Former Premier League ref reveals how Chelsea tried to wind him up – and how Fernando Torres once succeeded
A former Premier League referee has opened up about his experiences on the field – but agreed only to do so under the cover of anonymity.
The ex-official has told of abuse directed at both himself and his family, arguing that referees need better protection.
This account, told to Betfair as part of their ‘Back The Whistleblowers’ campaign and sent to MirrorFootball, documents the pressures facing referees, the experience of being surrounded by players and what it’s like to be wound up by Fernando Torres.
Below is the full account:
Part and parcel of being a Premier League referee is receiving the ‘abuse’ from players, managers and fans. We understand that sometimes the adrenaline kicks in, there is huge emotion around some games and the atmosphere can take over so it’s understandable if a referee gets a decision wrong that people are angry. However, some of the abuse referees receive is simply unacceptable.
When the whole stadium is singing ‘you don’t know what you’re doing’, most of the time you are concentrating on the game so you don’t take much notice of your surroundings. Sometimes though, when the ball is out of play or there is an injury, you tend to hear the taunts and songs which can be tough. My way of reacting to the negativity on the pitch, especially with the crowd, was to smile and maybe even give a thumbs up.
I remember refereeing a Liverpool versus Manchester United game where I sent off one of the Liverpool players and I received an unusually big backlash as it was such a big game, full of emotion. The worst part of it was that my family received quite a lot of abuse on social media too and that was below the belt. They didn’t deserve that; they had nothing to do with my decisions on the pitch. I tried not to let it get to me, park it to one side and move on but that was hard for us all. Unfortunately these days it’s seen as acceptable for the abuse to go with the territory and that’s something I can’t get my head around. We should be prepared to protect referees, which can start with players and managers on and off the pitch.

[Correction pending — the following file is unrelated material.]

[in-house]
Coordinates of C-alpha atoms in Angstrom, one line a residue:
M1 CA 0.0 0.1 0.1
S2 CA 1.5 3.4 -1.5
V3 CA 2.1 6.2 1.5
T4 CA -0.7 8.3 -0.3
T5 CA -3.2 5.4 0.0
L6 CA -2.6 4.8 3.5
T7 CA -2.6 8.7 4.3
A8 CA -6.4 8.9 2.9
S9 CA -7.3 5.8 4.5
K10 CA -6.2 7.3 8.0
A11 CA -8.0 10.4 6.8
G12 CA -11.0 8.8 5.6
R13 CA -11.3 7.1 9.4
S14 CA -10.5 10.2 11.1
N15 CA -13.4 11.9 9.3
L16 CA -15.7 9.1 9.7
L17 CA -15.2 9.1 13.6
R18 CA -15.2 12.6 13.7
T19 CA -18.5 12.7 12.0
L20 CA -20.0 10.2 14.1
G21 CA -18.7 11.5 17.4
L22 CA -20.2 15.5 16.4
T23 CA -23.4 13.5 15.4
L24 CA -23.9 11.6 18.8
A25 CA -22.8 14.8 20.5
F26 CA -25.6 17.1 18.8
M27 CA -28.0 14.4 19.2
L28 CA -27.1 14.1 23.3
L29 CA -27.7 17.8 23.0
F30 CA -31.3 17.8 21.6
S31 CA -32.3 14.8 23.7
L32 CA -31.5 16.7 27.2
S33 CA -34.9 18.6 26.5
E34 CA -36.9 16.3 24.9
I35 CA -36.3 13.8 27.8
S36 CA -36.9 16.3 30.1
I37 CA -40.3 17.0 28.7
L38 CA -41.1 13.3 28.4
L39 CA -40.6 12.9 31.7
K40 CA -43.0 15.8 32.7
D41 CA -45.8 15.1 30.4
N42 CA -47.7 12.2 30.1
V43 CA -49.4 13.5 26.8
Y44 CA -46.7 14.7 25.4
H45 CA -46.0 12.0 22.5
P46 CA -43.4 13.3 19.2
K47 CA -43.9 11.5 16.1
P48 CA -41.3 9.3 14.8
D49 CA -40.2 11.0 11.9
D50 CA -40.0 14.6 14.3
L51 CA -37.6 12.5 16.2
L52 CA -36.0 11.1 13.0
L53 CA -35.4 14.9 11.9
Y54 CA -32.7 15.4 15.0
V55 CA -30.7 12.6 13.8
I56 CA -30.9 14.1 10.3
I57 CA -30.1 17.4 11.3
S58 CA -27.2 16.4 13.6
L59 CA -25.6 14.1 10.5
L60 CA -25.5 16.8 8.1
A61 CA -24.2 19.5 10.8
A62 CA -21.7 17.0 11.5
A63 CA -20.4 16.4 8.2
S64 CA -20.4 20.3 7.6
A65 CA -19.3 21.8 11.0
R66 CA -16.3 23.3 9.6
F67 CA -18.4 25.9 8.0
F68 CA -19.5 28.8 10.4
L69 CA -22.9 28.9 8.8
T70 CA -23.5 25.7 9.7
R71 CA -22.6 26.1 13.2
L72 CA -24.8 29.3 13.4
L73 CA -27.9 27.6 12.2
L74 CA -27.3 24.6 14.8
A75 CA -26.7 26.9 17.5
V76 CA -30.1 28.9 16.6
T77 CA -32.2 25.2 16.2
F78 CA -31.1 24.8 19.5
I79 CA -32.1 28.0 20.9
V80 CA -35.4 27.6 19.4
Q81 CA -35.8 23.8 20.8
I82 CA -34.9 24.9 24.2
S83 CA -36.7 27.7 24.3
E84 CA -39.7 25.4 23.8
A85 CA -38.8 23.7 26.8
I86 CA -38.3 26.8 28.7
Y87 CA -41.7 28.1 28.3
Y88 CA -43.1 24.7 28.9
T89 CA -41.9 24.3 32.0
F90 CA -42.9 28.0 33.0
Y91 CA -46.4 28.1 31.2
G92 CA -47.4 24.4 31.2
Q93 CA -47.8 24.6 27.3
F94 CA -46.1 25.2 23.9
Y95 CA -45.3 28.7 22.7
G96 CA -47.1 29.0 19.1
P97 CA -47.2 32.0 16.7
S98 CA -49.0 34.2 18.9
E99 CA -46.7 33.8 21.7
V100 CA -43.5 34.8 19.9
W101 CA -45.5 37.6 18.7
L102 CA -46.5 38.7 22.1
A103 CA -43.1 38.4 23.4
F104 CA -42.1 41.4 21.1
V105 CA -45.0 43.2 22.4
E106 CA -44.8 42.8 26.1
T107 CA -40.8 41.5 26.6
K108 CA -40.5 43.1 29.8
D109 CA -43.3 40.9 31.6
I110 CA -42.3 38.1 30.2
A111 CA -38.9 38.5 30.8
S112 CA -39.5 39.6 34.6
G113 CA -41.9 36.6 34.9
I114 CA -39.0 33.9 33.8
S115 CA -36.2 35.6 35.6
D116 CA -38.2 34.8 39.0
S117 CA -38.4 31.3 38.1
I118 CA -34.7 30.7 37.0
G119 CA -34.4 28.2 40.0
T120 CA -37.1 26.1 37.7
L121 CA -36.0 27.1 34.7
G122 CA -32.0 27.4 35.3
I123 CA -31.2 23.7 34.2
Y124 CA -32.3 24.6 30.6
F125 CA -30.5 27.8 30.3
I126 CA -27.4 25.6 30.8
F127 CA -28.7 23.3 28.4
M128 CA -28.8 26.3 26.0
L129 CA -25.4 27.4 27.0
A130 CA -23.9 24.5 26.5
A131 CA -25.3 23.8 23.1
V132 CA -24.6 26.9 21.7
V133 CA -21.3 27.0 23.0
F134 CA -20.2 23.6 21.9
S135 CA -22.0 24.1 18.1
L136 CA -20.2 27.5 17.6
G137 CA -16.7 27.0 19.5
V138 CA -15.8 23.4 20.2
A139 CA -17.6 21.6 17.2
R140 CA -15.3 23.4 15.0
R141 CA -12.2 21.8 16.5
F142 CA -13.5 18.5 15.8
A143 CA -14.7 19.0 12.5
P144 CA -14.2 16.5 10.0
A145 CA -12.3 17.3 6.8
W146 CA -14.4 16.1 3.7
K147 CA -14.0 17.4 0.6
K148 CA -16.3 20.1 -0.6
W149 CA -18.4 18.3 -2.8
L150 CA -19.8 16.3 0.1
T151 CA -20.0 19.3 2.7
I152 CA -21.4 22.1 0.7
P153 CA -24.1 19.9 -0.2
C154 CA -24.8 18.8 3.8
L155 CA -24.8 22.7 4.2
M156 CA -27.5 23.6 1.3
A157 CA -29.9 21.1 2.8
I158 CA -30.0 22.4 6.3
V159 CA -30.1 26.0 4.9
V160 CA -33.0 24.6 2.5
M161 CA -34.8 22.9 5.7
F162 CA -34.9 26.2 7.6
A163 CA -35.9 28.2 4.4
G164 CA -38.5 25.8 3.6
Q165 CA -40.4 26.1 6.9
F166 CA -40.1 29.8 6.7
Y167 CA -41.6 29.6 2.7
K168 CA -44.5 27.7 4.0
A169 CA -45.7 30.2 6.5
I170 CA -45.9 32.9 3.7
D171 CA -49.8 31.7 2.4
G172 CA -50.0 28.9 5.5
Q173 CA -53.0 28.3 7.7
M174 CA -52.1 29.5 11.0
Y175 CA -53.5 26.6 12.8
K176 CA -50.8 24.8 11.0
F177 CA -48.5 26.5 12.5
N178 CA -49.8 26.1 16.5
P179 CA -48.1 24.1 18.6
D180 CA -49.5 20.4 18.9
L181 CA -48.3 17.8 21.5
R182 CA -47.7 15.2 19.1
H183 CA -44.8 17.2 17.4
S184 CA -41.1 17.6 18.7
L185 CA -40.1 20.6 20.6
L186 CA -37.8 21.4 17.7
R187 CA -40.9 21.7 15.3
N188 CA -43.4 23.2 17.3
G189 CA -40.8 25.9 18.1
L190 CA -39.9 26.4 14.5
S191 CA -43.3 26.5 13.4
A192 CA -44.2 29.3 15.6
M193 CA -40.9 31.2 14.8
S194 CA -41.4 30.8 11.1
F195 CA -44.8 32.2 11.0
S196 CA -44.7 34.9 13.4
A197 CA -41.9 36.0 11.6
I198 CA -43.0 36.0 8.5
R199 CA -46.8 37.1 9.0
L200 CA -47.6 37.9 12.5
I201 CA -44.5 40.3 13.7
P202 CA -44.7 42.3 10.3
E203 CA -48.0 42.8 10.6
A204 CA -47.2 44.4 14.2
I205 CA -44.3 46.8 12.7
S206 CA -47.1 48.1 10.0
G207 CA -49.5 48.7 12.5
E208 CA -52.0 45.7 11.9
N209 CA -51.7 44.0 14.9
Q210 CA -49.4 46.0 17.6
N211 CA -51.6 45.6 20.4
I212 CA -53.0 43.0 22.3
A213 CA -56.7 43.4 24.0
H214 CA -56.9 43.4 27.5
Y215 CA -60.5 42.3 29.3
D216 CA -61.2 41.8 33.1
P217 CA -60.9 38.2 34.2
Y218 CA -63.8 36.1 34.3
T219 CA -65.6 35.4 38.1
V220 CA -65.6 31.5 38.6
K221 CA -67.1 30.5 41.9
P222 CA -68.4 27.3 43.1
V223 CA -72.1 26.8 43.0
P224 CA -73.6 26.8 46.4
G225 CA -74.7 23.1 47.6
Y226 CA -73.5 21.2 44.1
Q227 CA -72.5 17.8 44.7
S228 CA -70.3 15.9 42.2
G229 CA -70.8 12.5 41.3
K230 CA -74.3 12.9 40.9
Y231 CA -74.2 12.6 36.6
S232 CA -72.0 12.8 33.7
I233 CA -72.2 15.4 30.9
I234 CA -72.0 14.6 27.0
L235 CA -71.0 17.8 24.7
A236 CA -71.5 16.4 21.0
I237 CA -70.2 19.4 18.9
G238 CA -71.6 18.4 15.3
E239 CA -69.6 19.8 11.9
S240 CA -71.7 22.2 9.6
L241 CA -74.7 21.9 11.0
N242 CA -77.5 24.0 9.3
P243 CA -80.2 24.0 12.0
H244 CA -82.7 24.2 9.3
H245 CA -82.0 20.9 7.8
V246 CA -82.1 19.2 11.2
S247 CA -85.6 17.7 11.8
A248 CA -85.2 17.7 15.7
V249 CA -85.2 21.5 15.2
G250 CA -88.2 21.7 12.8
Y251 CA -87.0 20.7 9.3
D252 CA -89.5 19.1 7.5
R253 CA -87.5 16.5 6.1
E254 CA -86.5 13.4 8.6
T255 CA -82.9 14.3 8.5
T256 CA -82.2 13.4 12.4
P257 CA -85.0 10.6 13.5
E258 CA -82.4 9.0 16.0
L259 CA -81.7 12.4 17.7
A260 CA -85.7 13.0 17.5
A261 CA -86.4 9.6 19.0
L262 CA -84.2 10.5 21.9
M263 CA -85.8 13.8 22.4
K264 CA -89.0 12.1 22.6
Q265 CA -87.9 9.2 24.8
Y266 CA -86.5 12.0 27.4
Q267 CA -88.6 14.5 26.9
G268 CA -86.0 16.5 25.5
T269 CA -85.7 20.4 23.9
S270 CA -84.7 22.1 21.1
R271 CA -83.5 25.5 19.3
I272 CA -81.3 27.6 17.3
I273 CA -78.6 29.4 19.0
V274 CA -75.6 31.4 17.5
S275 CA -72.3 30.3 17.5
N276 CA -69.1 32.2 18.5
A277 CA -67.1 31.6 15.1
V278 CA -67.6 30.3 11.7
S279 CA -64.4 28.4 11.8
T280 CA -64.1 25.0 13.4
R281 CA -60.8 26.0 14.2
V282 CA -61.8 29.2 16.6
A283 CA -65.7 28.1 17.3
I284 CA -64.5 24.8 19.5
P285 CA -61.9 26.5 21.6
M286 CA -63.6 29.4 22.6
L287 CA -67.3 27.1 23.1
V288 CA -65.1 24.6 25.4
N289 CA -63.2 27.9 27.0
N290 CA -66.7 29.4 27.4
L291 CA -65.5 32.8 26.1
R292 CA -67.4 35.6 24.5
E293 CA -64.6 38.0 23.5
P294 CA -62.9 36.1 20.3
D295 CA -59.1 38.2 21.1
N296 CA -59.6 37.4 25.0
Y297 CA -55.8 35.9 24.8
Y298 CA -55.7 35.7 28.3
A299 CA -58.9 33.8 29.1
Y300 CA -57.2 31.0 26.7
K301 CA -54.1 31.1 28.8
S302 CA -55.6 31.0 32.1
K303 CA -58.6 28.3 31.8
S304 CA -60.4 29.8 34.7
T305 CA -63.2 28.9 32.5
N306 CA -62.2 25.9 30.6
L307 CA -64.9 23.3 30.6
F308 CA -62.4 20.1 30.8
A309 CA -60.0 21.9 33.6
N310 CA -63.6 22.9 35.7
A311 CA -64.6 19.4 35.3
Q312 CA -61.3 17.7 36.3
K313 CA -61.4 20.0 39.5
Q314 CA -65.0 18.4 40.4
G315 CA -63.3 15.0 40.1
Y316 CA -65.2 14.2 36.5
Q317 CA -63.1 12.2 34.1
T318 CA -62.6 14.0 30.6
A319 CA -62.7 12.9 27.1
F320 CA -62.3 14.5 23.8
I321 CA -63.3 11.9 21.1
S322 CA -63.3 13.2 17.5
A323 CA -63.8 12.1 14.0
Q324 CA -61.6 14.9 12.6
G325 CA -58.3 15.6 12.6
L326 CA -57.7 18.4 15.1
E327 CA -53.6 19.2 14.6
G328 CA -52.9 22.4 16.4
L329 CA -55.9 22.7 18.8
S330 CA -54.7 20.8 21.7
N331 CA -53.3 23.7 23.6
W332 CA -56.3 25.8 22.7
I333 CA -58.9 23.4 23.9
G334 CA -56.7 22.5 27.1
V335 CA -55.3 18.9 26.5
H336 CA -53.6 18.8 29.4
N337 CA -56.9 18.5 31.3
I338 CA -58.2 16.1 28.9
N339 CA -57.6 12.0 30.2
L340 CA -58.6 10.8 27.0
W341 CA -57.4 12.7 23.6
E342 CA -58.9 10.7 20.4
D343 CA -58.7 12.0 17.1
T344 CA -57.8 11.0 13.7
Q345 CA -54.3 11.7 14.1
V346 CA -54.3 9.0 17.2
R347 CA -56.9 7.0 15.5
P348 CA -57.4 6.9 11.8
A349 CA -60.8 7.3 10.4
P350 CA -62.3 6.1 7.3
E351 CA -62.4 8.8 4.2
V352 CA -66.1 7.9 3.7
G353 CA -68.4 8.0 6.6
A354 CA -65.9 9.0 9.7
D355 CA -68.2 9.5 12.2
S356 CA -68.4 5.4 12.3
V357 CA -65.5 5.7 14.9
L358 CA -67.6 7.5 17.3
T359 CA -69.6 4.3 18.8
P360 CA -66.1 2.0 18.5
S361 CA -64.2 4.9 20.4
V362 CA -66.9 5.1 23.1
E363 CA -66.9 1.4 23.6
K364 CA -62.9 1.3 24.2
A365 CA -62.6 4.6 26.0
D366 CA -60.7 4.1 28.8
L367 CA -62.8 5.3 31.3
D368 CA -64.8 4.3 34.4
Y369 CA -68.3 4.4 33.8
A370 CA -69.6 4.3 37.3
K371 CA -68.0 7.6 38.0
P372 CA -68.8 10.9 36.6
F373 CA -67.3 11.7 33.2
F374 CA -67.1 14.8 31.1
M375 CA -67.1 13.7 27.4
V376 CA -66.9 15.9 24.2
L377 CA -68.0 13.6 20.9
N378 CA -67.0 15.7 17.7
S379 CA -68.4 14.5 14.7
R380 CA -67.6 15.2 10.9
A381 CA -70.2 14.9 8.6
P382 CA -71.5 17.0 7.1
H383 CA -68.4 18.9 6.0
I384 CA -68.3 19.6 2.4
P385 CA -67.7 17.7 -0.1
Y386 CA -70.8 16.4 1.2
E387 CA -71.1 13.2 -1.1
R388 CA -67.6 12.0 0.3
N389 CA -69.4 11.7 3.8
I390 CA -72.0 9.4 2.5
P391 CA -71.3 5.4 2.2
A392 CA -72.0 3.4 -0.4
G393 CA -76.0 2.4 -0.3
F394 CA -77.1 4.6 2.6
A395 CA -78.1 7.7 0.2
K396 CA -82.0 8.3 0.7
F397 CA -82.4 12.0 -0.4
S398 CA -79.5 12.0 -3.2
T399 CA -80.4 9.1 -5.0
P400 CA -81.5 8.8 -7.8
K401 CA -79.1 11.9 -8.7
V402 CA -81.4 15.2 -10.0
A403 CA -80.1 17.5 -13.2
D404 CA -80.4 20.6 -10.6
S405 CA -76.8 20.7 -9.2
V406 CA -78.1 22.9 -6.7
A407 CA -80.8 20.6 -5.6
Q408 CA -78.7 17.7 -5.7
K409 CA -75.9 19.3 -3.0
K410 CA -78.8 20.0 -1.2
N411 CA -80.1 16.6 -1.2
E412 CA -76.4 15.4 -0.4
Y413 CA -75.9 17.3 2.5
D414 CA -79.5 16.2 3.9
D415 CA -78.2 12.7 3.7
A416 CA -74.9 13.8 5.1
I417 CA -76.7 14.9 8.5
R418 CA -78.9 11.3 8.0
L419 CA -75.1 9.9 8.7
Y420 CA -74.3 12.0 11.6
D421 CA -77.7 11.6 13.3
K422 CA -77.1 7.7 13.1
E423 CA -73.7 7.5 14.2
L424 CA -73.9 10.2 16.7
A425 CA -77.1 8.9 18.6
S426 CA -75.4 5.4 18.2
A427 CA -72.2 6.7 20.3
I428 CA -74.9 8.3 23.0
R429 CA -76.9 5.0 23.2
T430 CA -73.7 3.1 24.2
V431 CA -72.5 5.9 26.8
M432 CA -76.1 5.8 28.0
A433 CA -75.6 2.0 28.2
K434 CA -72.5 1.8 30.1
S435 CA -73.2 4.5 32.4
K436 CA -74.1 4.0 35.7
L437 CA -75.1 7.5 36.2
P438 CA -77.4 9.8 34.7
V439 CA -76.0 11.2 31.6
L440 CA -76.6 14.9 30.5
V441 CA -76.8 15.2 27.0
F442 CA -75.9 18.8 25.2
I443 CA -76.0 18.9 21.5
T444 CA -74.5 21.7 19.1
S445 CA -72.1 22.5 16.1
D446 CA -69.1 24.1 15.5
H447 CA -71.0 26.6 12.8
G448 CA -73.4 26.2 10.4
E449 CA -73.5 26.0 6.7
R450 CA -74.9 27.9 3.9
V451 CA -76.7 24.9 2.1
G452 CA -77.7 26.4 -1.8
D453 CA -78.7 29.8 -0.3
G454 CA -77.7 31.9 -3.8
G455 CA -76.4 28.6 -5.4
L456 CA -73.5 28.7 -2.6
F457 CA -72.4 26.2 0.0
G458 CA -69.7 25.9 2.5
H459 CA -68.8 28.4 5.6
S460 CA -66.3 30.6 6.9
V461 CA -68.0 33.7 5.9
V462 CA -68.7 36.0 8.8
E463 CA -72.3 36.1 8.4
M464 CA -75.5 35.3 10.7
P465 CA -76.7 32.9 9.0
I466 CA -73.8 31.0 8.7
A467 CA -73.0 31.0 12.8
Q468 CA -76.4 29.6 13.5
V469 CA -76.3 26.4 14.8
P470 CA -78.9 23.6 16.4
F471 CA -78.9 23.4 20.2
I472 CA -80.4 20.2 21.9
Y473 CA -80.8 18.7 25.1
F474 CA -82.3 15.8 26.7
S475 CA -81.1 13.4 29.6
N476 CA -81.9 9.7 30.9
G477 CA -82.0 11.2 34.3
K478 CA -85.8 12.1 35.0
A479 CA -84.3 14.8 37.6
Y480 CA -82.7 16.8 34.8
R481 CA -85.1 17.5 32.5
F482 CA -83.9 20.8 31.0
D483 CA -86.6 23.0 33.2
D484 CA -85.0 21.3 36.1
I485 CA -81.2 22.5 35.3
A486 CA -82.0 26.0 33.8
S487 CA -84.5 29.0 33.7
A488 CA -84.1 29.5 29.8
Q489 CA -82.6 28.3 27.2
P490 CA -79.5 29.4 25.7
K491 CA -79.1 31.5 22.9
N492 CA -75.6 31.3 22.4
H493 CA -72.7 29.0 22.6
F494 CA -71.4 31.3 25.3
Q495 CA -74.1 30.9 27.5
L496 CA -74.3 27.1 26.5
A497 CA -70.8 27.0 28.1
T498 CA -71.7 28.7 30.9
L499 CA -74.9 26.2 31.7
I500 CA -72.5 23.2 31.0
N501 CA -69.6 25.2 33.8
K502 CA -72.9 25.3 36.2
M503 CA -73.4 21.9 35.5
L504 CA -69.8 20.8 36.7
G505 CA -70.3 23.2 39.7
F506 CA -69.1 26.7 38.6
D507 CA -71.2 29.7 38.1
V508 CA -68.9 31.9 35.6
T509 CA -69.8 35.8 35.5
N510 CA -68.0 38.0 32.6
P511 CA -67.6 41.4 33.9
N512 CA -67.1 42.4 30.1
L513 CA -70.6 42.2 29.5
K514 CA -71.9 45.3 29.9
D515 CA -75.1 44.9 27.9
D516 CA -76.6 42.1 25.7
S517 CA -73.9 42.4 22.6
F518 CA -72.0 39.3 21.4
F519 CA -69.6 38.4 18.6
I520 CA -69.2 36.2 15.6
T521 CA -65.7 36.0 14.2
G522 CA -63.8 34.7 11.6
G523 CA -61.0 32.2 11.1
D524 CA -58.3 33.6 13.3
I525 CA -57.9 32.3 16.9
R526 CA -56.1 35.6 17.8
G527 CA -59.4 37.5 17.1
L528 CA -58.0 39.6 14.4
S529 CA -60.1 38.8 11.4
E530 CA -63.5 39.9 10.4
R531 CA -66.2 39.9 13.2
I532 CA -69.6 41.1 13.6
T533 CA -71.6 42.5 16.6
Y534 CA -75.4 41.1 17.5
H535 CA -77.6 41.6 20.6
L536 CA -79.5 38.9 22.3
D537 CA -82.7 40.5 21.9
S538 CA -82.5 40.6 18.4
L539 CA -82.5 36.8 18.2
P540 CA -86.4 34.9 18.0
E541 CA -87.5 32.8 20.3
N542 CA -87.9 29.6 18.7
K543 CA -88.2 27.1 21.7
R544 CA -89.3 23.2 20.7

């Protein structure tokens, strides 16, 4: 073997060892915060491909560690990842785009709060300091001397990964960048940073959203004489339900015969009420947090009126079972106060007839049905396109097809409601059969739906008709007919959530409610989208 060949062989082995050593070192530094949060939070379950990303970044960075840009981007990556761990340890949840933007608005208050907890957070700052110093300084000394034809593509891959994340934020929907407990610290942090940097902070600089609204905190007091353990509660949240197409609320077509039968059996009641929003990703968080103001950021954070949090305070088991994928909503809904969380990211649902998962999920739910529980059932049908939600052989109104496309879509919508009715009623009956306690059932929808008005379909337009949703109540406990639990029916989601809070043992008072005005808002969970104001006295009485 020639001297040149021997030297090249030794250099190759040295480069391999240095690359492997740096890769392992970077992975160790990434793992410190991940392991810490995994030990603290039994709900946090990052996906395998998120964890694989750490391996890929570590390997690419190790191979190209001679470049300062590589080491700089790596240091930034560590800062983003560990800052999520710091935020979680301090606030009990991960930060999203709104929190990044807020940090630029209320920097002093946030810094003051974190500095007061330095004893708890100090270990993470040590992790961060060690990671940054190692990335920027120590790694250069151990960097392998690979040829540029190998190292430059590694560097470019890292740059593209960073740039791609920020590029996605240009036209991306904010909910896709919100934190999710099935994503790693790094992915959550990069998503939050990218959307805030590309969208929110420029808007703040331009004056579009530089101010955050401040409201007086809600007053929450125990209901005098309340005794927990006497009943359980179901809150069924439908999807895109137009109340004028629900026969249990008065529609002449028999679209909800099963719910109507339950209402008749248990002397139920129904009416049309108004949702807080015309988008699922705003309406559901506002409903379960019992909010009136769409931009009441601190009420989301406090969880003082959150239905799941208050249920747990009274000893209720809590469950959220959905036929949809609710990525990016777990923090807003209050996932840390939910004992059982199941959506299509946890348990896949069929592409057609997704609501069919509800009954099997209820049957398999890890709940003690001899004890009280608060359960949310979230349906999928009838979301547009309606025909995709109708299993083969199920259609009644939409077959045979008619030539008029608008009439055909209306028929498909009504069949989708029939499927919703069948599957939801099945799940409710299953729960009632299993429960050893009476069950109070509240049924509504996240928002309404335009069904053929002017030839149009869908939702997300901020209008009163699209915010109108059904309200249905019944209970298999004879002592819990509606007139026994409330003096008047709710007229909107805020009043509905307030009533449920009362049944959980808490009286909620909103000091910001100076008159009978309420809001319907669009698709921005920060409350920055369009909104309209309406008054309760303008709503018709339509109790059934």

Some teams were harder to deal with than others. When I look back I would say Chelsea were one of the main teams that if things didn’t go their way, they’d surround the referee every time. They’d try to get into your head and make you change your mind. I remember sending off John Terry in a game versus Manchester City and he knocked on my dressing room door after the game. In the end we had a pleasant discussion and he understood why I had sent him off but he still didn’t agree with it. That’s one of the things about being a referee, people can understand your decision but not everyone will agree.
That’s where mental strength is a huge attribute to have as a referee. Sometimes when you’ve made a decision and you have five players surrounding you, shouting at you, as well as having the crowd in the background chanting ‘you don’t know what you’re doing’, it’s really hard to keep positive, have confidence in yourself and your decision making. If you’re not confident and you have players surrounding you, they will pick up on that straight away, and so will the crowd.
Danny Mills was a player who wouldn’t stop moaning on the pitch. He was a great guy off the pitch, but wow did he know how to moan. In situations like that I would discuss with the captain rather than keep pulling the player up and hope they would get through to him. I had a good relationship with Steven Gerrard so I’d say to him ‘Steven sort him out, if you don’t sort him out I will’ and then he’d give the heads up to the player. That’s why it was important to have a good relationship with the players, especially the captain as it would allow me to take control of a game without creating a bigger deal out of a situation.
On one occasion, Fernando Torres got the better of me, he got into my head, and that was something that very rarely happened. He said something to me which I didn’t like, so I ended up chasing him along the pitch, something happened elsewhere on the pitch and I missed that so I blew the whistle. Using my relationship with Frank Lampard I said to him, ‘Frank he is a pain in the backside’ and Frank said ‘tell me about it, we have him in training every day and he is a pain!’ so that sometimes makes you feel better when it’s not just you that has those feelings.
Sometimes with those decisions, you want to defend yourself after a game. You want to put your point across, but its protocol for all referees that you do not speak to media; you aren’t even allowed to be on social media, let alone discuss with the press. That’s the time where you would use your referee coach to help you deal with that side of the job. Many would like to speak to the media and explain their decisions, but where would you draw the line? The best way is to not read the media, keep your head down and focus on the next game. At the end of the day that’s the most important thing, your next performance.